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20 May 2020AmericasRory O'Neill

Cochlear's $268m damages bill stands, says Fed Circuit

Australian ear implants manufacturer  Cochlear must pay $268 million for infringing a patent owned by a US medical research organisation.

The news comes as the US Court of Appeals for the Federal Circuit refused to review its earlier decision in March ordering Cochlear to pay the damages.

Advanced Bionics, which exclusively licensed the patent from its owner, the  Alfred E Mann Foundation for Scientific Research (AMF), says it is in for a windfall of $124 million from the verdict.

AMF originally brought the patent claims in 2007, over infringing ear implants sold by Cochlear. AB was later added as a co-plaintiff.

The long-running dispute turned in AMF and AB’s favour in November 2018, when the US District Court for the Central District of California reinstated an earlier jury award of $134 million to AMF.

District court judge Fernando Olguin also granted AMF’s motion for enhanced damages for willful infringement of its patent.

Olguin’s ruling was upheld by a panel of the Federal Circuit in March this year, and the full court has now denied Cochlear’s petition for it to review the case en banc.

In a statement, Swiss-owned AB said it was entitled to a share of the verdict as a co-plaintiff, and expected to receive up to CHF120 million ($124 million) from Cochlear in the 2020/21 financial year.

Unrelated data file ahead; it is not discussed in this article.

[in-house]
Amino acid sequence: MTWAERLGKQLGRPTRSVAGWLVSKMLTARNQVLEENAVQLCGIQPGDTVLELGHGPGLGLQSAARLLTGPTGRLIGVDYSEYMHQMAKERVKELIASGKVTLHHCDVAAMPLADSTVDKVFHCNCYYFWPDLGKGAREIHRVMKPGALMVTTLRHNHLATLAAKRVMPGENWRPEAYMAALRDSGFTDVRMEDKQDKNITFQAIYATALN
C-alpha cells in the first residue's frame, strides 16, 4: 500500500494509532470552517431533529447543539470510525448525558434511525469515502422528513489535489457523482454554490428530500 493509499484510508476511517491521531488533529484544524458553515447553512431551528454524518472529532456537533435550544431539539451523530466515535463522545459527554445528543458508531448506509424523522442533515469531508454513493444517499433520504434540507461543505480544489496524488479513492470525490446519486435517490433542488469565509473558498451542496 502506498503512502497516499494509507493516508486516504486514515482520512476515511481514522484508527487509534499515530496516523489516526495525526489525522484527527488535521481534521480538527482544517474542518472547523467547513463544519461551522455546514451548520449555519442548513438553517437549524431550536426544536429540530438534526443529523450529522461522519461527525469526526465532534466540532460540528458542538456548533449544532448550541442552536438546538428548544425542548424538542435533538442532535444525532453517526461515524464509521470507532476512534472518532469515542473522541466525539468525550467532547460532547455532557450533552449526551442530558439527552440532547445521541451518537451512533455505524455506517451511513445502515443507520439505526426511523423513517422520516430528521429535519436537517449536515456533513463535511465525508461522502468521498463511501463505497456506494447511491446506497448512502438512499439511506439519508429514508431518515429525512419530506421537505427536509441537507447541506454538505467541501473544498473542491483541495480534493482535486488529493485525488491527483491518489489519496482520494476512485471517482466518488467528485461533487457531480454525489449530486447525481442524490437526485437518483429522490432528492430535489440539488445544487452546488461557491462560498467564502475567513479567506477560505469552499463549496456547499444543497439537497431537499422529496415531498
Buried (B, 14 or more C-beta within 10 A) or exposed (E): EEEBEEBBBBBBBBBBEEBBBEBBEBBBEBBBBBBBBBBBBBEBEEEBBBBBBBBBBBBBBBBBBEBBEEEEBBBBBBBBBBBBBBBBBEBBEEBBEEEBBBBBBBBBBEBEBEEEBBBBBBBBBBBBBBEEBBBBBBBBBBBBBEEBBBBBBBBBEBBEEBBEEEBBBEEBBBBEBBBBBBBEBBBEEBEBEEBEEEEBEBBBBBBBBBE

The bad news did not end there for Cochlear, as the Federal Circuit mostly upheld a Patent Trial and Appeal Board (PTAB) decision invalidating its patent for a bone-anchored hearing aid.

The PTAB held key patent claims to be invalid, after a petition for inter partes review (IPR) was filed by Danish hearing aid rival Oticon.

Cochlear appealed, while Oticon argued the PTAB had not gone far enough and should have invalidated several other claims as well.

The Federal Circuit, in a 2-1 decision, mostly upheld the PTAB’s decision, affirming the invalidation of the patent and telling the PTAB to revisit one claim that it had originally left intact.

Circuit judge Pauline Newman dissented with respect to the claims originally cancelled by the PTAB, arguing that they were invalidated in error.

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Americas
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